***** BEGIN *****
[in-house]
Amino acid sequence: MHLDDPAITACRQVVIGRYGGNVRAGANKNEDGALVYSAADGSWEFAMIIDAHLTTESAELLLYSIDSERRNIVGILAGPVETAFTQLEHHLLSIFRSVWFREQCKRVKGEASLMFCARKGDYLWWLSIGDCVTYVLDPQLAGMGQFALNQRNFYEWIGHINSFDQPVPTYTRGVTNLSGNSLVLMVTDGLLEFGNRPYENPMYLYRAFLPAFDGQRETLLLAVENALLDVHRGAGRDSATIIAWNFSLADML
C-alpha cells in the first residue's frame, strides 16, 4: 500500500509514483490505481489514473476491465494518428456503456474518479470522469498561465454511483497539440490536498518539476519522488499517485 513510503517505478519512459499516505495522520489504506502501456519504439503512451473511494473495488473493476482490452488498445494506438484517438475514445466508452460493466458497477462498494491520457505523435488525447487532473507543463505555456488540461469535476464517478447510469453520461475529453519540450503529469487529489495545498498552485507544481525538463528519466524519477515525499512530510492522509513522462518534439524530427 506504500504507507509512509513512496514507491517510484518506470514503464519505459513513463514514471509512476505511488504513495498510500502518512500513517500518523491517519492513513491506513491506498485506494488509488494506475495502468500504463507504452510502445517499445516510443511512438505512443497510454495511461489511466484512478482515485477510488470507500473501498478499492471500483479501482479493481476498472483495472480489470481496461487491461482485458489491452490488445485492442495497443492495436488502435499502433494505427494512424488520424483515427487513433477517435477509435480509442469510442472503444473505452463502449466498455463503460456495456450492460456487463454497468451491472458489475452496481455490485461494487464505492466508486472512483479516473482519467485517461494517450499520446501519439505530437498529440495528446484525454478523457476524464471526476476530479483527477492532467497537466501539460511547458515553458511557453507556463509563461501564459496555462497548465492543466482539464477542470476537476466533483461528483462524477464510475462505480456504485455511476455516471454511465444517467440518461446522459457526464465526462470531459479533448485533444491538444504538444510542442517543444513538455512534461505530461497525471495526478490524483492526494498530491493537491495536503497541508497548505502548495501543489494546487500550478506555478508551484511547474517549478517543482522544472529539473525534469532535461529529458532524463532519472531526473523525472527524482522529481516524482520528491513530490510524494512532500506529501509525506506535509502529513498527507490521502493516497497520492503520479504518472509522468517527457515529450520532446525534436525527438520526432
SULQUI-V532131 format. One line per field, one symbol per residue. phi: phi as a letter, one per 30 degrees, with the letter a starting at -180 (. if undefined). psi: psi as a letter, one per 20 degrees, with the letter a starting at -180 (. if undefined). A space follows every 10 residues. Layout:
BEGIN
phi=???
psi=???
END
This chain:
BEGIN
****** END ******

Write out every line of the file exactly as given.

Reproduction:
[in-house]
Amino acid sequence: MHLDDPAITACRQVVIGRYGGNVRAGANKNEDGALVYSAADGSWEFAMIIDAHLTTESAELLLYSIDSERRNIVGILAGPVETAFTQLEHHLLSIFRSVWFREQCKRVKGEASLMFCARKGDYLWWLSIGDCVTYVLDPQLAGMGQFALNQRNFYEWIGHINSFDQPVPTYTRGVTNLSGNSLVLMVTDGLLEFGNRPYENPMYLYRAFLPAFDGQRETLLLAVENALLDVHRGAGRDSATIIAWNFSLADML
C-alpha cells in the first residue's frame, strides 16, 4: 500500500509514483490505481489514473476491465494518428456503456474518479470522469498561465454511483497539440490536498518539476519522488499517485 513510503517505478519512459499516505495522520489504506502501456519504439503512451473511494473495488473493476482490452488498445494506438484517438475514445466508452460493466458497477462498494491520457505523435488525447487532473507543463505555456488540461469535476464517478447510469453520461475529453519540450503529469487529489495545498498552485507544481525538463528519466524519477515525499512530510492522509513522462518534439524530427 506504500504507507509512509513512496514507491517510484518506470514503464519505459513513463514514471509512476505511488504513495498510500502518512500513517500518523491517519492513513491506513491506498485506494488509488494506475495502468500504463507504452510502445517499445516510443511512438505512443497510454495511461489511466484512478482515485477510488470507500473501498478499492471500483479501482479493481476498472483495472480489470481496461487491461482485458489491452490488445485492442495497443492495436488502435499502433494505427494512424488520424483515427487513433477517435477509435480509442469510442472503444473505452463502449466498455463503460456495456450492460456487463454497468451491472458489475452496481455490485461494487464505492466508486472512483479516473482519467485517461494517450499520446501519439505530437498529440495528446484525454478523457476524464471526476476530479483527477492532467497537466501539460511547458515553458511557453507556463509563461501564459496555462497548465492543466482539464477542470476537476466533483461528483462524477464510475462505480456504485455511476455516471454511465444517467440518461446522459457526464465526462470531459479533448485533444491538444504538444510542442517543444513538455512534461505530461497525471495526478490524483492526494498530491493537491495536503497541508497548505502548495501543489494546487500550478506555478508551484511547474517549478517543482522544472529539473525534469532535461529529458532524463532519472531526473523525472527524482522529481516524482520528491513530490510524494512532500506529501509525506506535509502529513498527507490521502493516497497520492503520479504518472509522468517527457515529450520532446525534436525527438520526432
SULQUI-V532131 format. One line per field, one symbol per residue. phi: phi as a letter, one per 30 degrees, with the letter a starting at -180 (. if undefined). psi: psi as a letter, one per 20 degrees, with the letter a starting at -180 (. if undefined). A space follows every 10 residues. Layout:
BEGIN
phi=???
psi=???
END
This chain:
BEGIN